What is your birth story? For many of us this is not a question we are usually asked or even think about, especially if there were no major complications or interventions. Births happen every minute of every day but our own birth, our first physical arrival in the outside world, is an extraordinary event. Even if there are no significant complications during a birth, the physiology of childbirth exerts tremendous compressions, twists and strains on a baby. Even with a “normal” birth, these compressions and twists can become imprinted in our cells, our musculo-skeletal system, and nervous system - essentially our entire being. Other routine and often necessary interventions during childbirth such as pain medication or early umbilical cord cutting can also affect us later in life. As we grow these birth patterns may be expressed physically, mentally or emotionally. They may shape the way we interact with others or how we handle different situations in life.
The birth process can be a significant element when treating people with Cranio-Sacral Therapy (CST). Birth patterns can present with fascial unwinding as the body tries to resolve any compressions or twists. The taste or smell of any birth medications may also become quite perceptible during treatments as the person’s system releases those held patterns. I have also spoken with someone whose birth was so traumatic that even trying to book a session to address these issues as an adult was too overwhelming.
I have had to reflect on my own birth recently during my CST training. The most I knew about my own birth was that I was born in the evening and that was it. As my training and self-development has progressed, my birth story or birth process has become an integral part of my development and healing. During CST treatments I have experienced the deep sensation of old physical and emotional patterns – some excruciatingly painful and with a felt sense that the experiences were connected to my birth. Following the treatments, I described the experience (the birth process) to my mum and she then recalled the difficulties she experienced during my birth (including a slow, very painful labour), which correlated with what I had experienced during my treatments.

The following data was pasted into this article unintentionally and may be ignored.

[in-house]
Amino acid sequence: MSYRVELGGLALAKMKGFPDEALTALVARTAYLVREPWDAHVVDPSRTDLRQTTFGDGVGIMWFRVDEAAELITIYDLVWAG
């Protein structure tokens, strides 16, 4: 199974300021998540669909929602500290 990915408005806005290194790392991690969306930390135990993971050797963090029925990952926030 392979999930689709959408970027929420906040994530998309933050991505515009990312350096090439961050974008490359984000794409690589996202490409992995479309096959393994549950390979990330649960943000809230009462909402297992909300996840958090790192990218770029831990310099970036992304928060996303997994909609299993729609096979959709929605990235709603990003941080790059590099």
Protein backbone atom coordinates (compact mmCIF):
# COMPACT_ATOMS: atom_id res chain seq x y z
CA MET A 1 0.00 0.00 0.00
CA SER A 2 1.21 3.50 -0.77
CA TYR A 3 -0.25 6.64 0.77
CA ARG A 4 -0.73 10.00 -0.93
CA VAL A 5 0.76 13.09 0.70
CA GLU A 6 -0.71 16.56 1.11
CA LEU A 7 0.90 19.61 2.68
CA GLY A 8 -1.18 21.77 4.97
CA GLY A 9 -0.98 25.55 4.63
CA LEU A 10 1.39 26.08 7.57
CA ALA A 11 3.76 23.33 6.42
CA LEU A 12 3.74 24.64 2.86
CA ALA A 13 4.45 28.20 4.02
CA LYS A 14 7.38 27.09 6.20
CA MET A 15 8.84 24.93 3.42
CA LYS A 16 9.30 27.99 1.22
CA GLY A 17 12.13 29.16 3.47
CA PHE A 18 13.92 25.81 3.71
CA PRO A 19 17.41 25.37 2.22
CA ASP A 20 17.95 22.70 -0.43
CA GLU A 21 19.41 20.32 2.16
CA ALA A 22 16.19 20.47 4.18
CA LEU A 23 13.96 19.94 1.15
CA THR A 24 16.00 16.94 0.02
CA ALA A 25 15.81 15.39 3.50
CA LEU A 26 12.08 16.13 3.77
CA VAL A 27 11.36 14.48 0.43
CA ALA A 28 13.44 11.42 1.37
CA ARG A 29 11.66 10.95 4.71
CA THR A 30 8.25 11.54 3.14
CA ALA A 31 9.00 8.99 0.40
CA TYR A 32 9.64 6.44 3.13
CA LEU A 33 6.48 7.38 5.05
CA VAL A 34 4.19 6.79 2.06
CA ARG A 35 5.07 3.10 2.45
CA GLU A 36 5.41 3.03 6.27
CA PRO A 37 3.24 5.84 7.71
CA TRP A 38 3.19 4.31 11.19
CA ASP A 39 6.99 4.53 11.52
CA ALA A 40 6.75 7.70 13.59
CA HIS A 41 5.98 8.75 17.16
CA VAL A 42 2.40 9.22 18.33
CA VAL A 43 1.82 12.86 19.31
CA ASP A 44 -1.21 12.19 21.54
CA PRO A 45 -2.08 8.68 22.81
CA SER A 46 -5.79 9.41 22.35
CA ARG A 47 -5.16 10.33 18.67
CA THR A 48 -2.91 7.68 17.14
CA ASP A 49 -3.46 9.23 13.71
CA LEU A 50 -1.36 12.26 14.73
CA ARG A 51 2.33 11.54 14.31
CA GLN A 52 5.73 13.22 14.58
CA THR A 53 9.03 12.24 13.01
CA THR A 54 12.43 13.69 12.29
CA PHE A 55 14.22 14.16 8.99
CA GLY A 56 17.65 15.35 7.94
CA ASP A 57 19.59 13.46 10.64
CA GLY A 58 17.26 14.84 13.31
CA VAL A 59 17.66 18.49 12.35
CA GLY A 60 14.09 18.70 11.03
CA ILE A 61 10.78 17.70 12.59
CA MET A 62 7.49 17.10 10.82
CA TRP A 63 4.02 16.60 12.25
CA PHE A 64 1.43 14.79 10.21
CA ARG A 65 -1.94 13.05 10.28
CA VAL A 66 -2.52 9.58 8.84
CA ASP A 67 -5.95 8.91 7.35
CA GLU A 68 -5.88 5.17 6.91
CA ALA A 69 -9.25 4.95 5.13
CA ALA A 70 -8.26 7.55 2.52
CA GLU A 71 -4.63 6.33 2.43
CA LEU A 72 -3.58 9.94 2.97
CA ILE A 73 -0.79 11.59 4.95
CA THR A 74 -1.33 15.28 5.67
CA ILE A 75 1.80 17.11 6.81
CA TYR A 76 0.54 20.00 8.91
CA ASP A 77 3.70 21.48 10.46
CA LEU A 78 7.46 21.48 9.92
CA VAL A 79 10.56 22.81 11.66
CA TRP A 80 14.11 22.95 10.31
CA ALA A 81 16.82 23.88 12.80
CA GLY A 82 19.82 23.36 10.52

It is not unusual for women to overlook or forget quite traumatic elements of labour. The hormone oxytocin, which is released during pregnancy, birth and breastfeeding, has slightly amnesic effects. This hormone, along with the euphoria of meeting a new baby, enables women to forget the severity of the pain and any trauma during childbirth and even go on to have other babies.
My own journey with my birth story has enabled me to identify patterns in my life. As an adult I can sometimes become quite stuck on things in a foggy haze – thoughts, research, designing…for ages and then everything seems to flow effortlessly with the least amount of effort (with this piece of writing being no exception).
The greatest thing about exploring our birth stories is the realisation that there is no judgement on anyone’s story. No matter what birth plan a mother may have chosen or any interventions that may have had to take place during the birth, each decision was the best decision at that time. Although we do take a person’s birth pattern into consideration, we are also looking at the whole person and we are extremely resilient, adaptable and have an abundance of healing potential. Our birth story is also just one story in the chronicle of our lives, so if we are unable to access the exact events of our birth, we still have a huge opportunity for growth.
Understanding my own story has given me a greater connection to my own mother, to my own body and has been one of the most empowering things that I have ever done.